Twitter is far too expensive

Published on June 10, 2019 • 2 min read

Twitter introduced me to my best friend, investors in my startup, and many super smart people. I attribute a lot of the success I've had to Twitter. It did a better job of advancing my career than LinkedIn. It let me share weird ideas with eccentric people better than Facebook could ever dream of. It even gave me direct access to countless researchers, journalists, and billionaires. As a nerd, using Twitter to tap into the consciousness of hundreds of smart people can be as rewarding as heroin. Posting an insightful tweet that sparks a meaningful discussion feels like being the host of a mini dinner party! Shouldn't that reason enough to use Twitter?

Not quite. While Twitter does have substantial benefits, it's far too expensive to use. I made the mistake of justifying my use of Twitter only by looking at its benefits, while ignoring all other associated costs. Cal Newport talks about this in Digital Minimalism. In the case of Twitter, the costs are my time and attention, which are particularly valuable. Yet, somehow, the engineers at Twitter managed to install a background process in my brain, forcing me to constantly think about generating new tweets. I can't learn anything new anymore without this message popping up in my head: Would you like to share this on Twitter? (Y/n). Attention costs aside, the time costs are huge as well. Screen Time says I spend about two hours per day on Twitter. Try asking yourself, what's the main reason you use Twitter? Now, is using Twitter the absolute best way to meet that need? If I used Twitter to learn about how smart people think, wouldn't it have been a more effective use of my time to spend two hours a day reading the biographies of Jobs, Einstein, Da Vinci, and Carnegie?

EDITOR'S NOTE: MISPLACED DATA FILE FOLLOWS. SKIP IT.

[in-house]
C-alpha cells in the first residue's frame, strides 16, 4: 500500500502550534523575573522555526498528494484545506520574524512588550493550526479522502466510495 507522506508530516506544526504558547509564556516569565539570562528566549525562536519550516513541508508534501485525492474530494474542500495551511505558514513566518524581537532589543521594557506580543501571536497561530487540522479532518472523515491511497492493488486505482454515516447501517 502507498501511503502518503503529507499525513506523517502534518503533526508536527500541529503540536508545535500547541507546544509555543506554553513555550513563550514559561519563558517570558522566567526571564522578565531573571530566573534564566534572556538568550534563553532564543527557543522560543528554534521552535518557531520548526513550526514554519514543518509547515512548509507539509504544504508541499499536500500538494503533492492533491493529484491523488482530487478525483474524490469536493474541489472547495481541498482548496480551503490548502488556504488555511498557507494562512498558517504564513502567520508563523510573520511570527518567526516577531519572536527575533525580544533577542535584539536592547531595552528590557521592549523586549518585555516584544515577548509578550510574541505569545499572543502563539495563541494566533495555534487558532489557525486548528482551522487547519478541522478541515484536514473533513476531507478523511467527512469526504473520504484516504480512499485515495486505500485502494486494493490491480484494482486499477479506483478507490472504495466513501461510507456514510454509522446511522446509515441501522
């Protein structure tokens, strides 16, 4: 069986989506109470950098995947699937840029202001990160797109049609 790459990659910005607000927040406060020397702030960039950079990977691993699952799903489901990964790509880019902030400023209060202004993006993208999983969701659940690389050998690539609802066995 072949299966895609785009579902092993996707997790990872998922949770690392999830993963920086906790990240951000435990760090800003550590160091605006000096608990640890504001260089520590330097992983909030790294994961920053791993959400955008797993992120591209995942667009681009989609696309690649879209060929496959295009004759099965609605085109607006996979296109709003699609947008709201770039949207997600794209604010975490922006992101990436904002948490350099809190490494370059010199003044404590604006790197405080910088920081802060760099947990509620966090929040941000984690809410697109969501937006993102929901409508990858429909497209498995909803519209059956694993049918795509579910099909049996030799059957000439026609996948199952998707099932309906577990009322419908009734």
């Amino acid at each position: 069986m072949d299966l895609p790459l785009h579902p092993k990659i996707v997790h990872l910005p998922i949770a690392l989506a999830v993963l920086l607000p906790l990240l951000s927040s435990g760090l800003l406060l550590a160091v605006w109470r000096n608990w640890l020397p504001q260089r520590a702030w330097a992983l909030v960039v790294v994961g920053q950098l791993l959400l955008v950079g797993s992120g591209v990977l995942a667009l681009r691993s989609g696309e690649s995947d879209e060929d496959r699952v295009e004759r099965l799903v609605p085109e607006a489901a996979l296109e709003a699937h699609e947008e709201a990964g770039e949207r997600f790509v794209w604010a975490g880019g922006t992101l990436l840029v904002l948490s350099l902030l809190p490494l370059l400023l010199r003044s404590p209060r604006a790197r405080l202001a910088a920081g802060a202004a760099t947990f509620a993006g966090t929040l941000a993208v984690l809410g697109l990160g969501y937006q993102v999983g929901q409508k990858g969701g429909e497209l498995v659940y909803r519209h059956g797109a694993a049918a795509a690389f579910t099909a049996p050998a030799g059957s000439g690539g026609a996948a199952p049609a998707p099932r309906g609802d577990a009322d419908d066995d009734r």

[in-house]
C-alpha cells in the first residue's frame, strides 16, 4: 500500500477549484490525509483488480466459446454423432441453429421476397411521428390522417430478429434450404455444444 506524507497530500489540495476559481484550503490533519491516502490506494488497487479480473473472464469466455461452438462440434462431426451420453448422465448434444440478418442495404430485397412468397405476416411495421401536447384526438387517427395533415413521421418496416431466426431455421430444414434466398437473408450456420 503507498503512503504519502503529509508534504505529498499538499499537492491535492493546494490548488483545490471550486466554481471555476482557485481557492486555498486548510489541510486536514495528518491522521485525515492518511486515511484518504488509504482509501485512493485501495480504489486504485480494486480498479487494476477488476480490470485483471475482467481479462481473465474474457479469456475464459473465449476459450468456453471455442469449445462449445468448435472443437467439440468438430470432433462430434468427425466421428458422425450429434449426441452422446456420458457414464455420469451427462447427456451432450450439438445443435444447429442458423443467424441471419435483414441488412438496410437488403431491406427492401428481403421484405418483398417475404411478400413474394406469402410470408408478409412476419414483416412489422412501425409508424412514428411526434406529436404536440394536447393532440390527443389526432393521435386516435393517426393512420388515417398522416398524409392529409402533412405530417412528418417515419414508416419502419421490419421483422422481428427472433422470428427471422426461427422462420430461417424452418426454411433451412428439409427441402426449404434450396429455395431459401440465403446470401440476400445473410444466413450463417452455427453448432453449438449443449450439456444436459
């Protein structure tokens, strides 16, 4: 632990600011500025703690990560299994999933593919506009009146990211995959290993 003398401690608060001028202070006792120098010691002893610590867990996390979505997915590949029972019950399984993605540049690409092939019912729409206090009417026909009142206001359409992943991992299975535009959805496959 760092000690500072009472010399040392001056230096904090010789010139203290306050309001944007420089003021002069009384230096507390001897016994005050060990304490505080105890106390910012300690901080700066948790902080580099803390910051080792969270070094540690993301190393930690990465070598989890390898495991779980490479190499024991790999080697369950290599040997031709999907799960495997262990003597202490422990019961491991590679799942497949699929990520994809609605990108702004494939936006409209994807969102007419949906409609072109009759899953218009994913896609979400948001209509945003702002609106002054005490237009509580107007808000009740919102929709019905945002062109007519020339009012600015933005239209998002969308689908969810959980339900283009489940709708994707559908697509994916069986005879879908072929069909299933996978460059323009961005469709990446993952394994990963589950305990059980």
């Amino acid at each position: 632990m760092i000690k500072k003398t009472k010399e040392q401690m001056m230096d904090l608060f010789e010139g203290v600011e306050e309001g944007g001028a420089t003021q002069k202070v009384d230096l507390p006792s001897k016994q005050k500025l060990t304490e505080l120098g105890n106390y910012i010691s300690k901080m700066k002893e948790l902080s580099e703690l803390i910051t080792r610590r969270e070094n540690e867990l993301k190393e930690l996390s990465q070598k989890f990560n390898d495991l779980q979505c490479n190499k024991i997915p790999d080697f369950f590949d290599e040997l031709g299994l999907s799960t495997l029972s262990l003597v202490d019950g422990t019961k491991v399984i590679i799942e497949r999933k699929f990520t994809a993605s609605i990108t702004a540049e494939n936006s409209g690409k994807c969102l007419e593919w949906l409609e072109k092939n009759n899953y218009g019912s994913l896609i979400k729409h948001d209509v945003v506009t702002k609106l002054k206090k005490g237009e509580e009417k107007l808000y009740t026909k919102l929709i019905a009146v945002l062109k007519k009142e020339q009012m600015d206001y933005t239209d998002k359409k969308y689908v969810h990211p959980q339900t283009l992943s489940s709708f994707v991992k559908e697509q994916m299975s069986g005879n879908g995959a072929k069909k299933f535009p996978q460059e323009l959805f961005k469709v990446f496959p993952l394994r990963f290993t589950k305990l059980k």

I'm not arguing Twitter is useless; I'm arguing Twitter's substantial benefits don't outweigh its time and attention costs. My decision to quit Twitter wasn't as straightforward as my decision to quit Facebook. Unlike Zuck's side project, Jack's turned out to be quite useful. But, I have to ask, is spending my time and attention on Twitter the absolute best way for me to achieve the things I want out of life? Twitter does provide a large amount of value, but that value comes at a cost. Surely my time and attention is worth far more than a steady stream of nerdy quips.